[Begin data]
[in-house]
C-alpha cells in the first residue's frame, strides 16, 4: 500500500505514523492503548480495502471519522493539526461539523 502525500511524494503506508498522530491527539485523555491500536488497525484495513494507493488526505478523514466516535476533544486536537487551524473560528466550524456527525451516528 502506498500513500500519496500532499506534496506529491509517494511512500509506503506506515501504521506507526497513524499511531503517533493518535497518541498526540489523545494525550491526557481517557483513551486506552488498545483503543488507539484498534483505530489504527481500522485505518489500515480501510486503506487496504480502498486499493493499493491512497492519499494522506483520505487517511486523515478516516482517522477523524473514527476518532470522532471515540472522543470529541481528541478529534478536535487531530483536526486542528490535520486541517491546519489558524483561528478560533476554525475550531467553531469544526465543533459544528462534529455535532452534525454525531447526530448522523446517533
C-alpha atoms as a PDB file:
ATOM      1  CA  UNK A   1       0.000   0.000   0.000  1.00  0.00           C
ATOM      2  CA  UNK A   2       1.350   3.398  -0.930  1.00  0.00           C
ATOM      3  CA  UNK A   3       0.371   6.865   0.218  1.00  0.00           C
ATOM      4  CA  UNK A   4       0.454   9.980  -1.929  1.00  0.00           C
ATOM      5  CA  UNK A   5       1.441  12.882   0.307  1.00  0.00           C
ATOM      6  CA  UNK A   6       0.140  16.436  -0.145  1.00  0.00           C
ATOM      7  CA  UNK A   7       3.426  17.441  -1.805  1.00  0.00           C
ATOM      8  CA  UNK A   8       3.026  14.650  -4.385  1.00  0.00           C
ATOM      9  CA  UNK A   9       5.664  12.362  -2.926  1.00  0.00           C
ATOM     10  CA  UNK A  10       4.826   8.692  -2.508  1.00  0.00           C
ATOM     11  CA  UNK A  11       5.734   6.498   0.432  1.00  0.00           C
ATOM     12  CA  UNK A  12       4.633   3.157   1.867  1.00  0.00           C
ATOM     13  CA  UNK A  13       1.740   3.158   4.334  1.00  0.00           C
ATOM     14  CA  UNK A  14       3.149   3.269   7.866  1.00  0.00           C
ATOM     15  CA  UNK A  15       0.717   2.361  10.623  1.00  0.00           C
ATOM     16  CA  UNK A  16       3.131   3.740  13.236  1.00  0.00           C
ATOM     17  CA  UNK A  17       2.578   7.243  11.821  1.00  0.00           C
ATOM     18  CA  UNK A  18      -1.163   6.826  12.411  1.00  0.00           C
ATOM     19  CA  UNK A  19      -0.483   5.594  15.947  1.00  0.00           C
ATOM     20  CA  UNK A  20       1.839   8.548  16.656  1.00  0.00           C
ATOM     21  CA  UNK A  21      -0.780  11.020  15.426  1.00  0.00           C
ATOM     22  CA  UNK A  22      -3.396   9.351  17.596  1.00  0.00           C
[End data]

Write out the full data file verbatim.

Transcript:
[in-house]
C-alpha cells in the first residue's frame, strides 16, 4: 500500500505514523492503548480495502471519522493539526461539523 502525500511524494503506508498522530491527539485523555491500536488497525484495513494507493488526505478523514466516535476533544486536537487551524473560528466550524456527525451516528 502506498500513500500519496500532499506534496506529491509517494511512500509506503506506515501504521506507526497513524499511531503517533493518535497518541498526540489523545494525550491526557481517557483513551486506552488498545483503543488507539484498534483505530489504527481500522485505518489500515480501510486503506487496504480502498486499493493499493491512497492519499494522506483520505487517511486523515478516516482517522477523524473514527476518532470522532471515540472522543470529541481528541478529534478536535487531530483536526486542528490535520486541517491546519489558524483561528478560533476554525475550531467553531469544526465543533459544528462534529455535532452534525454525531447526530448522523446517533
C-alpha atoms as a PDB file:
ATOM      1  CA  UNK A   1       0.000   0.000   0.000  1.00  0.00           C
ATOM      2  CA  UNK A   2       1.350   3.398  -0.930  1.00  0.00           C
ATOM      3  CA  UNK A   3       0.371   6.865   0.218  1.00  0.00           C
ATOM      4  CA  UNK A   4       0.454   9.980  -1.929  1.00  0.00           C
ATOM      5  CA  UNK A   5       1.441  12.882   0.307  1.00  0.00           C
ATOM      6  CA  UNK A   6       0.140  16.436  -0.145  1.00  0.00           C
ATOM      7  CA  UNK A   7       3.426  17.441  -1.805  1.00  0.00           C
ATOM      8  CA  UNK A   8       3.026  14.650  -4.385  1.00  0.00           C
ATOM      9  CA  UNK A   9       5.664  12.362  -2.926  1.00  0.00           C
ATOM     10  CA  UNK A  10       4.826   8.692  -2.508  1.00  0.00           C
ATOM     11  CA  UNK A  11       5.734   6.498   0.432  1.00  0.00           C
ATOM     12  CA  UNK A  12       4.633   3.157   1.867  1.00  0.00           C
ATOM     13  CA  UNK A  13       1.740   3.158   4.334  1.00  0.00           C
ATOM     14  CA  UNK A  14       3.149   3.269   7.866  1.00  0.00           C
ATOM     15  CA  UNK A  15       0.717   2.361  10.623  1.00  0.00           C
ATOM     16  CA  UNK A  16       3.131   3.740  13.236  1.00  0.00           C
ATOM     17  CA  UNK A  17       2.578   7.243  11.821  1.00  0.00           C
ATOM     18  CA  UNK A  18      -1.163   6.826  12.411  1.00  0.00           C
ATOM     19  CA  UNK A  19      -0.483   5.594  15.947  1.00  0.00           C
ATOM     20  CA  UNK A  20       1.839   8.548  16.656  1.00  0.00           C
ATOM     21  CA  UNK A  21      -0.780  11.020  15.426  1.00  0.00           C
ATOM     22  CA  UNK A  22      -3.396   9.351  17.596  1.00  0.00           C